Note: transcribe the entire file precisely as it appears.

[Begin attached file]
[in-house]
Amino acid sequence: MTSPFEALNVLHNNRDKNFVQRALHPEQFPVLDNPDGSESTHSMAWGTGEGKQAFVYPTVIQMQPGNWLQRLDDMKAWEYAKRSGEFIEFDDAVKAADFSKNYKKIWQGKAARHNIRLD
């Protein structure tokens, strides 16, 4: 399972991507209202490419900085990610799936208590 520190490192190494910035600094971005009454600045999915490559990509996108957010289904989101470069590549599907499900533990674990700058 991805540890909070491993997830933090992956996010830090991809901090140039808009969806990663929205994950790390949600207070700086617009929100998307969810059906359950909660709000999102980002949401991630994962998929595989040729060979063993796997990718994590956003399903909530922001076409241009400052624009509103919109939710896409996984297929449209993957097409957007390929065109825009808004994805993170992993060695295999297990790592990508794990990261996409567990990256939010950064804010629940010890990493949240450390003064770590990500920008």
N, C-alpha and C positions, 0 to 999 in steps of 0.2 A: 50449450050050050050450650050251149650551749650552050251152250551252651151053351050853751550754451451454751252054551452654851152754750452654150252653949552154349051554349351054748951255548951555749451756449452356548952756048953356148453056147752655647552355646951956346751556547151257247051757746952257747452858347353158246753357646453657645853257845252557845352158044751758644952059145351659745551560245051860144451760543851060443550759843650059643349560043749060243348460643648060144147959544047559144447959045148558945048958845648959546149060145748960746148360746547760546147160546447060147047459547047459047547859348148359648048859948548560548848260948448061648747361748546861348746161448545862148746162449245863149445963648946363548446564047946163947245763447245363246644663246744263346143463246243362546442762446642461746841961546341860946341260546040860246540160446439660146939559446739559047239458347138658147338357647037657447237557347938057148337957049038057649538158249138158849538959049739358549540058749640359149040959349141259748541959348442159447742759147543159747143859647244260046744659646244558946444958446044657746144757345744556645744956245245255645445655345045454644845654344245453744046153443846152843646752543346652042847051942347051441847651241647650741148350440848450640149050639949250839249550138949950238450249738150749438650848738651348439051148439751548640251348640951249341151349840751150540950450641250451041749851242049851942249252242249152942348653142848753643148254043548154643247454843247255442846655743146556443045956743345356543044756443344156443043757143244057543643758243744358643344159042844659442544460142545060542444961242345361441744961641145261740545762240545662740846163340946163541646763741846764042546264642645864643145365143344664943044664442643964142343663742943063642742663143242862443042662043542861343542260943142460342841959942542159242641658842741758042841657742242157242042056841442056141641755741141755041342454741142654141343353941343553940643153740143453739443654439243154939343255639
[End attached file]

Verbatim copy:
[in-house]
Amino acid sequence: MTSPFEALNVLHNNRDKNFVQRALHPEQFPVLDNPDGSESTHSMAWGTGEGKQAFVYPTVIQMQPGNWLQRLDDMKAWEYAKRSGEFIEFDDAVKAADFSKNYKKIWQGKAARHNIRLD
């Protein structure tokens, strides 16, 4: 399972991507209202490419900085990610799936208590 520190490192190494910035600094971005009454600045999915490559990509996108957010289904989101470069590549599907499900533990674990700058 991805540890909070491993997830933090992956996010830090991809901090140039808009969806990663929205994950790390949600207070700086617009929100998307969810059906359950909660709000999102980002949401991630994962998929595989040729060979063993796997990718994590956003399903909530922001076409241009400052624009509103919109939710896409996984297929449209993957097409957007390929065109825009808004994805993170992993060695295999297990790592990508794990990261996409567990990256939010950064804010629940010890990493949240450390003064770590990500920008």
N, C-alpha and C positions, 0 to 999 in steps of 0.2 A: 50449450050050050050450650050251149650551749650552050251152250551252651151053351050853751550754451451454751252054551452654851152754750452654150252653949552154349051554349351054748951255548951555749451756449452356548952756048953356148453056147752655647552355646951956346751556547151257247051757746952257747452858347353158246753357646453657645853257845252557845352158044751758644952059145351659745551560245051860144451760543851060443550759843650059643349560043749060243348460643648060144147959544047559144447959045148558945048958845648959546149060145748960746148360746547760546147160546447060147047459547047459047547859348148359648048859948548560548848260948448061648747361748546861348746161448545862148746162449245863149445963648946363548446564047946163947245763447245363246644663246744263346143463246243362546442762446642461746841961546341860946341260546040860246540160446439660146939559446739559047239458347138658147338357647037657447237557347938057148337957049038057649538158249138158849538959049739358549540058749640359149040959349141259748541959348442159447742759147543159747143859647244260046744659646244558946444958446044657746144757345744556645744956245245255645445655345045454644845654344245453744046153443846152843646752543346652042847051942347051441847651241647650741148350440848450640149050639949250839249550138949950238450249738150749438650848738651348439051148439751548640251348640951249341151349840751150540950450641250451041749851242049851942249252242249152942348653142848753643148254043548154643247454843247255442846655743146556443045956743345356543044756443344156443043757143244057543643758243744358643344159042844659442544460142545060542444961242345361441744961641145261740545762240545662740846163340946163541646763741846764042546264642645864643145365143344664943044664442643964142343663742943063642742663143242862443042662043542861343542260943142460342841959942542159242641658842741758042841657742242157242042056841442056141641755741141755041342454741142654141343353941343553940643153740143453739443654439243154939343255639